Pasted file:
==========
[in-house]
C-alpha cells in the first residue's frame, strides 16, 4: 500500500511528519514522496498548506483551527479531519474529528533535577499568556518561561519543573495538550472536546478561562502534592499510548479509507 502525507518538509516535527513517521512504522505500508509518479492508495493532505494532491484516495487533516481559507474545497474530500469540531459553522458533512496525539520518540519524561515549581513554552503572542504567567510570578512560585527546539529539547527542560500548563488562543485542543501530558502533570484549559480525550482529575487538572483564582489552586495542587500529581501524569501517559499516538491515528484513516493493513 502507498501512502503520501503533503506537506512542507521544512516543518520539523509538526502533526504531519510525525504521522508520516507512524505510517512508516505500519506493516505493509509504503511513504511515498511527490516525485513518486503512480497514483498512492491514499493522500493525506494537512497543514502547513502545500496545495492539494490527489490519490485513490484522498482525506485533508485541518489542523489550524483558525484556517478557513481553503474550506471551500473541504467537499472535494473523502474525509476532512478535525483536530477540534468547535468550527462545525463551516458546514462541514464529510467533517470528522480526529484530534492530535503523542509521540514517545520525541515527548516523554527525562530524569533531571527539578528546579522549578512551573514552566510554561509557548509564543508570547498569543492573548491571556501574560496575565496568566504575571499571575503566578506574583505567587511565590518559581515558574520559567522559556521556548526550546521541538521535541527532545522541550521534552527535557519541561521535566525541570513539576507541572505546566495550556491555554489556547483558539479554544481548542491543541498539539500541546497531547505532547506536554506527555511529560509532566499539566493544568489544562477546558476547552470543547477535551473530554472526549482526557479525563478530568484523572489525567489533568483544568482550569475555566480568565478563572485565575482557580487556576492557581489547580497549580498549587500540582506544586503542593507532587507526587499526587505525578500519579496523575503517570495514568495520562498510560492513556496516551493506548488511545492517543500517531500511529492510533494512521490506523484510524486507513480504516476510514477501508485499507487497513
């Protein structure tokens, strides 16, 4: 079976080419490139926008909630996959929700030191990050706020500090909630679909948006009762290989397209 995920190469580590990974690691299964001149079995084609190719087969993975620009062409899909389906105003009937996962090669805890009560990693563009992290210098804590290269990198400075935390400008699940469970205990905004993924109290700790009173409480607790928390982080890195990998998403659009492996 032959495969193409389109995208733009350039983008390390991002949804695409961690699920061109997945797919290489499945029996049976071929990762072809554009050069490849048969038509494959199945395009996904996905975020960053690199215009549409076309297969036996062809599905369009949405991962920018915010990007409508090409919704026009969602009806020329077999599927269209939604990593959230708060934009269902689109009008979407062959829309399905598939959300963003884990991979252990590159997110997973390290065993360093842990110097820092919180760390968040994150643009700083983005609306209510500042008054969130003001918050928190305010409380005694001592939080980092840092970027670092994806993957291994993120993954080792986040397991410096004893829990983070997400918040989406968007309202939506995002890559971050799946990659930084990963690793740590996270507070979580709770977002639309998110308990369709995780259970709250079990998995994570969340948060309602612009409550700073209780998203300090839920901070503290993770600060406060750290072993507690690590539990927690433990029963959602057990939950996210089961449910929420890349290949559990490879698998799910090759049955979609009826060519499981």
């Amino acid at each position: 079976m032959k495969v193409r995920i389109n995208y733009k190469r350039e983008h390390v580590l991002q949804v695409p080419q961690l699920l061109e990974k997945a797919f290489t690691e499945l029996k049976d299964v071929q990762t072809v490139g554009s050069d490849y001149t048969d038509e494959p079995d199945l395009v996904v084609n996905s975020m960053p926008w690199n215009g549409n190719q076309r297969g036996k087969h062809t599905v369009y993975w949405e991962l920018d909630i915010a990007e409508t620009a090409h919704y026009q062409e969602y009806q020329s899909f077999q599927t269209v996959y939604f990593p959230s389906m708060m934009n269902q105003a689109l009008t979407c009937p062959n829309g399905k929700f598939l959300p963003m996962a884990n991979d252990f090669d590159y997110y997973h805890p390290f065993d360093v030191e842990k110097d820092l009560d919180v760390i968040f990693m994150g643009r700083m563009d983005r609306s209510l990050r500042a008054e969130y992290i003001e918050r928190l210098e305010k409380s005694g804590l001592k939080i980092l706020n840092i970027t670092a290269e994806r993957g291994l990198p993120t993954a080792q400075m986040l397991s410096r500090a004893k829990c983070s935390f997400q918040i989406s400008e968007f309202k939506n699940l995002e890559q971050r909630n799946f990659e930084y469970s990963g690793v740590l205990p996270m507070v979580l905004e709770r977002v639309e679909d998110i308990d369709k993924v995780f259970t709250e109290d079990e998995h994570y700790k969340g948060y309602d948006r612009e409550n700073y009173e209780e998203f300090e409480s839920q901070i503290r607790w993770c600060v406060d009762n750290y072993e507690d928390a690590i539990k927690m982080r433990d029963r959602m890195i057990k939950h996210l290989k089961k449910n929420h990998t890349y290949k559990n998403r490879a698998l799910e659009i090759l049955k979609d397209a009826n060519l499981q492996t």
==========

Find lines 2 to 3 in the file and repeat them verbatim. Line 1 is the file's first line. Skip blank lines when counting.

C-alpha cells in the first residue's frame, strides 16, 4: 500500500511528519514522496498548506483551527479531519474529528533535577499568556518561561519543573495538550472536546478561562502534592499510548479509507 502525507518538509516535527513517521512504522505500508509518479492508495493532505494532491484516495487533516481559507474545497474530500469540531459553522458533512496525539520518540519524561515549581513554552503572542504567567510570578512560585527546539529539547527542560500548563488562543485542543501530558502533570484549559480525550482529575487538572483564582489552586495542587500529581501524569501517559499516538491515528484513516493493513 502507498501512502503520501503533503506537506512542507521544512516543518520539523509538526502533526504531519510525525504521522508520516507512524505510517512508516505500519506493516505493509509504503511513504511515498511527490516525485513518486503512480497514483498512492491514499493522500493525506494537512497543514502547513502545500496545495492539494490527489490519490485513490484522498482525506485533508485541518489542523489550524483558525484556517478557513481553503474550506471551500473541504467537499472535494473523502474525509476532512478535525483536530477540534468547535468550527462545525463551516458546514462541514464529510467533517470528522480526529484530534492530535503523542509521540514517545520525541515527548516523554527525562530524569533531571527539578528546579522549578512551573514552566510554561509557548509564543508570547498569543492573548491571556501574560496575565496568566504575571499571575503566578506574583505567587511565590518559581515558574520559567522559556521556548526550546521541538521535541527532545522541550521534552527535557519541561521535566525541570513539576507541572505546566495550556491555554489556547483558539479554544481548542491543541498539539500541546497531547505532547506536554506527555511529560509532566499539566493544568489544562477546558476547552470543547477535551473530554472526549482526557479525563478530568484523572489525567489533568483544568482550569475555566480568565478563572485565575482557580487556576492557581489547580497549580498549587500540582506544586503542593507532587507526587499526587505525578500519579496523575503517570495514568495520562498510560492513556496516551493506548488511545492517543500517531500511529492510533494512521490506523484510524486507513480504516476510514477501508485499507487497513
């Protein structure tokens, strides 16, 4: 079976080419490139926008909630996959929700030191990050706020500090909630679909948006009762290989397209 995920190469580590990974690691299964001149079995084609190719087969993975620009062409899909389906105003009937996962090669805890009560990693563009992290210098804590290269990198400075935390400008699940469970205990905004993924109290700790009173409480607790928390982080890195990998998403659009492996 032959495969193409389109995208733009350039983008390390991002949804695409961690699920061109997945797919290489499945029996049976071929990762072809554009050069490849048969038509494959199945395009996904996905975020960053690199215009549409076309297969036996062809599905369009949405991962920018915010990007409508090409919704026009969602009806020329077999599927269209939604990593959230708060934009269902689109009008979407062959829309399905598939959300963003884990991979252990590159997110997973390290065993360093842990110097820092919180760390968040994150643009700083983005609306209510500042008054969130003001918050928190305010409380005694001592939080980092840092970027670092994806993957291994993120993954080792986040397991410096004893829990983070997400918040989406968007309202939506995002890559971050799946990659930084990963690793740590996270507070979580709770977002639309998110308990369709995780259970709250079990998995994570969340948060309602612009409550700073209780998203300090839920901070503290993770600060406060750290072993507690690590539990927690433990029963959602057990939950996210089961449910929420890349290949559990490879698998799910090759049955979609009826060519499981």